A discounted trust with a 5% yield

Investors in this investment trust will get paid to wait while demand for the sector returns.

Riverside apartment blocks at Battersea Reach in London
(Image credit: CHUNYIP WONG)

TR Property (LSE: TRY) had a wretched time in the year to 31 March, with its net asset value (NAV) and share price dropping by 36%. This has taken the stock back to levels last seen nearly a decade ago. It was also the first time in ten years in which the manager, Marcus Phayre-Mudge, underperformed the fund’s benchmark, albeit only by a small amount.

After recent declines, the stock is trading at a 10% discount to NAV. However, the true discount to underlying value is far greater, because the trust principally invests in listed UK and European property stocks, and these holdings are themselves trading at large discounts to NAV. 

“This is an unusual cycle in which both interest rates and rents are rising,” says David Watson, TR Property’s chairman. “In many of our markets, property fundamentals are sound and we see few signs of over-supply.” Nearly all the fall in value occurred in the first six months of the year, adds Phayre-Mudge. The sector then rallied strongly, rising 15% between October and January, only to give up all those gains in the next nine weeks.

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Around 40% of the £1bn-plus portfolio is invested in UK equities and another 7% in direct properties. “UK property companies are in better health than European ones as they have fallen further but have less debt,” says Phayre-Mudge. Sweden “has the scariest property companies as they have lots of floating-rate debt and the economy isn’t growing”.

Last year “everything just went down”, with only four holdings rising in value. The only consolation was that TRY avoided the worst performers and benefited from four holdings being taken private as well as several mergers. 

Two further holdings, together accounting for nearly 5% of the portfolio, have been taken private since the year-end, including Industrials Reit at a 17% premium to NAV and 40% to the prevailing share price. Phayre-Mudge expects further corporate activity this year, noting announcements by Ediston and Phoenix Spree Deutschland, which are now looking for ways to realise value for their shareholders. 

The tide has turned

Phayre-Mudge believes the tide has now turned for the European real estate investment trust (Reit) sector. Since the end of March, the trust’s NAV has risen by 8.9% against 4.6% for the benchmark index. In response, he has boosted the trust’s exposure, taking gearing from 5% to 15% to NAV.

The odds are in TRY’s favour. The sector has fallen to a near 50% discount to NAV, equal to the low touched in 2008 and close to the lowest levels since 1990. Share prices have been driven lower “by adverse sentiment driven by the expectation of the change in price and availability of debt”, as Phayre-Mudge points out. With inflation now falling and interest-rate expectations dropping with it, that sentiment may be reversing, suggesting a good bounce looks likely.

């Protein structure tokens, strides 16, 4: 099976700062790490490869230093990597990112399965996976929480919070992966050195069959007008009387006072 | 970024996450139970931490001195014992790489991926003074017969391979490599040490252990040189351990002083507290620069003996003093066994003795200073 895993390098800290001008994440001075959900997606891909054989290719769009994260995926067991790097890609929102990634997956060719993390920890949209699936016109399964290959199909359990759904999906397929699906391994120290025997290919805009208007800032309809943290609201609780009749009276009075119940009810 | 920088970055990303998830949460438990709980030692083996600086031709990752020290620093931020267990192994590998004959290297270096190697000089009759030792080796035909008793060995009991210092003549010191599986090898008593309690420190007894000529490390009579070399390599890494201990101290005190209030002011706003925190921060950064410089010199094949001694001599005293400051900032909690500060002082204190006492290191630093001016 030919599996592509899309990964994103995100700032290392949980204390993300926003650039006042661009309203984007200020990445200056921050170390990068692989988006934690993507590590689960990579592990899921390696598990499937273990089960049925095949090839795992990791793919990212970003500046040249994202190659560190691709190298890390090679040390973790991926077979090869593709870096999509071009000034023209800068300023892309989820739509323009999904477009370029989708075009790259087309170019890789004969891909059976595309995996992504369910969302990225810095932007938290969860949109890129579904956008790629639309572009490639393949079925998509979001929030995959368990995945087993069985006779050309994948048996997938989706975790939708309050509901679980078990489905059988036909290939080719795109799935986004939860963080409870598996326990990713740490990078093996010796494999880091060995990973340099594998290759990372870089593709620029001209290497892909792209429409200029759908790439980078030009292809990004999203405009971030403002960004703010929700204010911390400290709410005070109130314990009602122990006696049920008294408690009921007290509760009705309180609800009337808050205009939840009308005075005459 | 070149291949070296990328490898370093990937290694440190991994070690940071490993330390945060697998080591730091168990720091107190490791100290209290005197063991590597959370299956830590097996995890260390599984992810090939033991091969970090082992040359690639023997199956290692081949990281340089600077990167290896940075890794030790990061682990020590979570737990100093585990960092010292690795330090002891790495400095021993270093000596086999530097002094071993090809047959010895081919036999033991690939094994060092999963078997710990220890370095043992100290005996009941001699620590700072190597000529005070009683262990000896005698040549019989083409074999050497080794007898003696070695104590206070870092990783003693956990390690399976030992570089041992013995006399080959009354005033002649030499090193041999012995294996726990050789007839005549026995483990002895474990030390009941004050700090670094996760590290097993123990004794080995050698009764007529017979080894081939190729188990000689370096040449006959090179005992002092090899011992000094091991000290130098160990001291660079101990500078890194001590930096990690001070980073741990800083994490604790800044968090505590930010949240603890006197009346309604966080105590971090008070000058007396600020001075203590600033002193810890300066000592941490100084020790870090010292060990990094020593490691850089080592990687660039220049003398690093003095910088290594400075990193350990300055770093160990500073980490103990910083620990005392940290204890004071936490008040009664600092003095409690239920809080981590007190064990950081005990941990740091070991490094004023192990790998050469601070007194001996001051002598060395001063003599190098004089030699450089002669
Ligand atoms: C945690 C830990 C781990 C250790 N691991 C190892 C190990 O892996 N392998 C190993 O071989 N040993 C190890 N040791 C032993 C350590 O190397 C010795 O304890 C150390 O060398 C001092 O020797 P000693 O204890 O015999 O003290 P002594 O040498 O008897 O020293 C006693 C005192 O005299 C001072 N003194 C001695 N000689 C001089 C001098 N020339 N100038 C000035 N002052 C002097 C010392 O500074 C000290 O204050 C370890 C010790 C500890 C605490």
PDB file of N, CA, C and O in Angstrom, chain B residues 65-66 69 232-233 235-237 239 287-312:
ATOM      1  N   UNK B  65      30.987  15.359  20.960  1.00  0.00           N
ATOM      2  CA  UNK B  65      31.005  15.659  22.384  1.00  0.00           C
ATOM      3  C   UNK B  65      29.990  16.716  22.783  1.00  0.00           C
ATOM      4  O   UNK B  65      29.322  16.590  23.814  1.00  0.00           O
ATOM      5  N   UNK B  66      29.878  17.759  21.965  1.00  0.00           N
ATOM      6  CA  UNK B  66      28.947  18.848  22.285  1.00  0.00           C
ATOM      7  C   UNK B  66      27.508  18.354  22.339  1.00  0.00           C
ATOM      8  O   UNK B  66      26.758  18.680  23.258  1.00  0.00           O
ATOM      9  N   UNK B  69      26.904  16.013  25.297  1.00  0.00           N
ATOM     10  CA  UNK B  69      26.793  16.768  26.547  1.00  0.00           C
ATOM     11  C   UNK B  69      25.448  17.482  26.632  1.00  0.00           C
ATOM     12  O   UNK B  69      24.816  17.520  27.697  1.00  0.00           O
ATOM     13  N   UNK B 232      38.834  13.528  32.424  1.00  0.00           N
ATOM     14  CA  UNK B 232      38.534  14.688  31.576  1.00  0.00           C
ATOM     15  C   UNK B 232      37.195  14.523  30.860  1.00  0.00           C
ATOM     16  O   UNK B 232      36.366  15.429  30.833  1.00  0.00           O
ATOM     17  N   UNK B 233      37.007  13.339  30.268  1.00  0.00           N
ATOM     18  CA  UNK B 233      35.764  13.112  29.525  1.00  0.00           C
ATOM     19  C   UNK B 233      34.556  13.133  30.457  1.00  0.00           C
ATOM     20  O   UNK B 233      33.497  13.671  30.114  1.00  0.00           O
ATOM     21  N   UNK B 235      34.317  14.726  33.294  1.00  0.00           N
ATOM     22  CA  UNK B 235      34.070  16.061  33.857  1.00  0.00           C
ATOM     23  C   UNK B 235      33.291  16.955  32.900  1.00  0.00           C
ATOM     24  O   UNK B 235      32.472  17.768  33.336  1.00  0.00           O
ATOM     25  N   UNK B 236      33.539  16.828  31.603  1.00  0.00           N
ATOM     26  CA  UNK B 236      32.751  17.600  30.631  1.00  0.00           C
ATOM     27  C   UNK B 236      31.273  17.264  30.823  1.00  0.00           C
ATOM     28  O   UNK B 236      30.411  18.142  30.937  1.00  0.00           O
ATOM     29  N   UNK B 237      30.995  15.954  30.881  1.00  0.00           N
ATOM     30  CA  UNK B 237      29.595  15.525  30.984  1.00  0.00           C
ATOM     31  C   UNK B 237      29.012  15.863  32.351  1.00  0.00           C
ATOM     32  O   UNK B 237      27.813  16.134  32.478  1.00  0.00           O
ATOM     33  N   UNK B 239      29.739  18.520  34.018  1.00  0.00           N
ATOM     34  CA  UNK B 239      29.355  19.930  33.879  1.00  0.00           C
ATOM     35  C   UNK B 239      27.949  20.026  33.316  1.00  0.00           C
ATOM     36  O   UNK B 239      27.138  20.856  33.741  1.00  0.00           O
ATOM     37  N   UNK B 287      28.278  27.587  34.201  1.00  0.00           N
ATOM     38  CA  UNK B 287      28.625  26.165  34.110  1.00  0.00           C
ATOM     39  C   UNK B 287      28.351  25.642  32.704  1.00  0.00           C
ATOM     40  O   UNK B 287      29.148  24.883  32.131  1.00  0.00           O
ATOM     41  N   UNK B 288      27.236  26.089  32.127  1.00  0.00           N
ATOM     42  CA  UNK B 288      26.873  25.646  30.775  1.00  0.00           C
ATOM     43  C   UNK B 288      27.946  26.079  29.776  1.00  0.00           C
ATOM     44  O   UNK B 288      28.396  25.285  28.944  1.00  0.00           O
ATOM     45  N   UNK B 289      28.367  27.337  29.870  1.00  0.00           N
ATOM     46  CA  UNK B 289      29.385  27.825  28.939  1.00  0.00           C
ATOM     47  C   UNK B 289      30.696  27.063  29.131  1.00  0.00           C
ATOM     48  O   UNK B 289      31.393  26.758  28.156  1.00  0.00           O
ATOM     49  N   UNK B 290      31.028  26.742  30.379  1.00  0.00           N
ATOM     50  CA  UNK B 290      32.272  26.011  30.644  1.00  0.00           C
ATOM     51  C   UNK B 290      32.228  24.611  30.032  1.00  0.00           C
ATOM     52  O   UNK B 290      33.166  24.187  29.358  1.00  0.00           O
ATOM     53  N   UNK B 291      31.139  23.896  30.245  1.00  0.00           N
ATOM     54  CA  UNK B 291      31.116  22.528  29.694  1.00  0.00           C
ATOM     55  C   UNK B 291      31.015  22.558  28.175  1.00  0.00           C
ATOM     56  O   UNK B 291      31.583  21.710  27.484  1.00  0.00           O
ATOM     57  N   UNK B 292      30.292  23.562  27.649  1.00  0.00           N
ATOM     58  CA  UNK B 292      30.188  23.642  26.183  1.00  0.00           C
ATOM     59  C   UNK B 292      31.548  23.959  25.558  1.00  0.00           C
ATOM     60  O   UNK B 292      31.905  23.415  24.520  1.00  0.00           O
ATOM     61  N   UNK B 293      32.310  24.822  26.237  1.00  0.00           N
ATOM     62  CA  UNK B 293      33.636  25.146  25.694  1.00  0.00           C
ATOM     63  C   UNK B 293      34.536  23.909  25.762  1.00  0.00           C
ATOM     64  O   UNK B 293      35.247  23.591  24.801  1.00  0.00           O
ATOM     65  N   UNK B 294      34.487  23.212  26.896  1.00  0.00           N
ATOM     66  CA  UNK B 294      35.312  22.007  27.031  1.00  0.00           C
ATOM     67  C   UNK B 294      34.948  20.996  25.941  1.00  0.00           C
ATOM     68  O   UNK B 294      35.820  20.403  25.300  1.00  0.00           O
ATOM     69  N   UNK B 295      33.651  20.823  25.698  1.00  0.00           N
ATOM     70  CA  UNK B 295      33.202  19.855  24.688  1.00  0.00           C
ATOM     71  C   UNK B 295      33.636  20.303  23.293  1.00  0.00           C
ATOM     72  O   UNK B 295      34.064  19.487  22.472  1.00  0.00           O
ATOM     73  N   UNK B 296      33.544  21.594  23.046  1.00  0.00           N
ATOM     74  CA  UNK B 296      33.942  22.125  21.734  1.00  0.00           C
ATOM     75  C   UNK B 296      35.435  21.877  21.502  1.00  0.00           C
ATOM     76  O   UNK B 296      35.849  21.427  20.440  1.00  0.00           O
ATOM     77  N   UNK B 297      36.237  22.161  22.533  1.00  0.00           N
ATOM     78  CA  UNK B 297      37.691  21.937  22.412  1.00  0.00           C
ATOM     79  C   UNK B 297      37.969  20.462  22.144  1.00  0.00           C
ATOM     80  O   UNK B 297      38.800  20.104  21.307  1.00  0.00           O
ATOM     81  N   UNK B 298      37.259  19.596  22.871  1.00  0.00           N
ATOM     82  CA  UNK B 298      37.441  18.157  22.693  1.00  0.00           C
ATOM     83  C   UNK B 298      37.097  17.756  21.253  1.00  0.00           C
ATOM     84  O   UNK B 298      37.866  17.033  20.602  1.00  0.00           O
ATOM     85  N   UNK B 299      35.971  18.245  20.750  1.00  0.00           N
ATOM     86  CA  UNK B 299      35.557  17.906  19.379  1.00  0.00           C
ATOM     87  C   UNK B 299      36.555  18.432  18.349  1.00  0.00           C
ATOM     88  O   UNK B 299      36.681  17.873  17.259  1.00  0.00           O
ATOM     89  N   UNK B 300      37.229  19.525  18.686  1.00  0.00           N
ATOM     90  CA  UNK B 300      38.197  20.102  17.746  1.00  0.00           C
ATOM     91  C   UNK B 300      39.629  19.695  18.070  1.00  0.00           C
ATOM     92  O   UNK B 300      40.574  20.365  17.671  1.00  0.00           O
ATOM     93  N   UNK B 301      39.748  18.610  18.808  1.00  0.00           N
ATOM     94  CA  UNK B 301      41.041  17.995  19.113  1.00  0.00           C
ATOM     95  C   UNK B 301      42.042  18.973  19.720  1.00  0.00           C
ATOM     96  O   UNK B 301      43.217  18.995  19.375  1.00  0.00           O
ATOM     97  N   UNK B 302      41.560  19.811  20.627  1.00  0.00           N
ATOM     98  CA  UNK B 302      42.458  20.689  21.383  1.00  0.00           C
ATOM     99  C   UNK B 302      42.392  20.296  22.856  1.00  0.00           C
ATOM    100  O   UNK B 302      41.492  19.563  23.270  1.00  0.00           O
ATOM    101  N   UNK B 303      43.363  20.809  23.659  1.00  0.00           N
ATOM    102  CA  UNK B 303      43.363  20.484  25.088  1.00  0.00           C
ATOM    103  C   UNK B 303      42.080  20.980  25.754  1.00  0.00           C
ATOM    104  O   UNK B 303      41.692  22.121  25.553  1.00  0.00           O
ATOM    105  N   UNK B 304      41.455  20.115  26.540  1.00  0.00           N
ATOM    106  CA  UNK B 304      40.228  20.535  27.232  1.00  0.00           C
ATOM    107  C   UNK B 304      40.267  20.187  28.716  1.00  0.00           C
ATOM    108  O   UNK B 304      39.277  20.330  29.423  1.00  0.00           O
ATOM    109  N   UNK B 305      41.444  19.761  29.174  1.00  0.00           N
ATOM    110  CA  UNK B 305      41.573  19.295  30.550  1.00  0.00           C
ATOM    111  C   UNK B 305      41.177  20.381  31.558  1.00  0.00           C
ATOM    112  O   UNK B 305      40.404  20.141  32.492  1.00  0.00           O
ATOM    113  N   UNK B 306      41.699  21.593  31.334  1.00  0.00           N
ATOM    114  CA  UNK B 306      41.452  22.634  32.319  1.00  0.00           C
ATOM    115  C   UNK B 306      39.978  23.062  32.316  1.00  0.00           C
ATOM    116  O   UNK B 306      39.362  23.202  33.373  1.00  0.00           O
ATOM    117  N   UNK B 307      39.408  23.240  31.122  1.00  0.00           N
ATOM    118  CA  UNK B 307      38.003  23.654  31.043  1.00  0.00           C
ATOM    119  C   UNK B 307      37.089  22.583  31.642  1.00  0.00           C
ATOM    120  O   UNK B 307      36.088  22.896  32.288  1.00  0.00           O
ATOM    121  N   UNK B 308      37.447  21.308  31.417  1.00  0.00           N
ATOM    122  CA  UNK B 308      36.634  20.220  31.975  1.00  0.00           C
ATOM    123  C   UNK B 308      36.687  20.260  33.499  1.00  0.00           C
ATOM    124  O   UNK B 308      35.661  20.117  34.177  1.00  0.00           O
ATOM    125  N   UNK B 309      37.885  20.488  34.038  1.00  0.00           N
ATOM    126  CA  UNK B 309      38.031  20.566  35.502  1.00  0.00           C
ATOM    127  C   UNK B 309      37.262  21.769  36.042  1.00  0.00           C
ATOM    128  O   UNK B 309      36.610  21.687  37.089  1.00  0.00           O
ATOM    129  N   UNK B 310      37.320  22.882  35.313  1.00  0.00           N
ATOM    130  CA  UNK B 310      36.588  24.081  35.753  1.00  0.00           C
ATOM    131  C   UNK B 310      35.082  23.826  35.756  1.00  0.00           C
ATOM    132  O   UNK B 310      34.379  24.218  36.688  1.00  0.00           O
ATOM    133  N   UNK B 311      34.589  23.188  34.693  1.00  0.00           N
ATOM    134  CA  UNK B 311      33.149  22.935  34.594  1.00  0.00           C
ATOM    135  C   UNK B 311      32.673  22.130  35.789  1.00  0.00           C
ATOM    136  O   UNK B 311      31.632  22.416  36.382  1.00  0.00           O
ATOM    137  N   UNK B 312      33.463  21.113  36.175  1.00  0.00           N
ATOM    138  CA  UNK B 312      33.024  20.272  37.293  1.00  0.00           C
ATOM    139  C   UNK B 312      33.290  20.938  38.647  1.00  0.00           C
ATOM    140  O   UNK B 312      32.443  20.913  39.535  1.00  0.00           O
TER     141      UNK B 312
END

Still, there are problem areas. One of these is the retail sector. Online sales now account for 30% of the retail market ex-groceries in the UK, so there are empty units in all shopping centres, putting downward pressure on rents in these markets. However, retail parks are doing well, as rents are lower and they can handle returns more efficiently. 

There is also “bifurcation in the office property market, with big cities performing worse than smaller ones”, says Phayre-Mudge. “Lengthier commutes encourage more to work at home.” Best-in-class buildings, that cater for changing requirements in London and Paris are seeing rental growth, but not poorer quality older buildings, for which vacancy rates are much higher.

Despite these headwinds, the sector’s valuation is highly appealing and TRY’s shares should rally a lot further as buyers return. Meanwhile, investors will be paid to wait, with the trust yielding 5.4%. 

Max King
Investment Writer

Max has an Economics degree from the University of Cambridge and is a chartered accountant. He worked at Investec Asset Management for 12 years, managing multi-asset funds investing in internally and externally managed funds, including investment trusts. This included a fund of investment trusts which grew to £120m+. Max has managed ten investment trusts (winning many awards) and sat on the boards of three trusts – two directorships are still active.

After 39 years in financial services, including 30 as a professional fund manager, Max took semi-retirement in 2017. Max has been a MoneyWeek columnist since 2016 writing about investment funds and more generally on markets online, plus occasional opinion pieces. He also writes for the Investment Trust Handbook each year and has contributed to The Daily Telegraph and other publications. See here for details of current investments held by Max.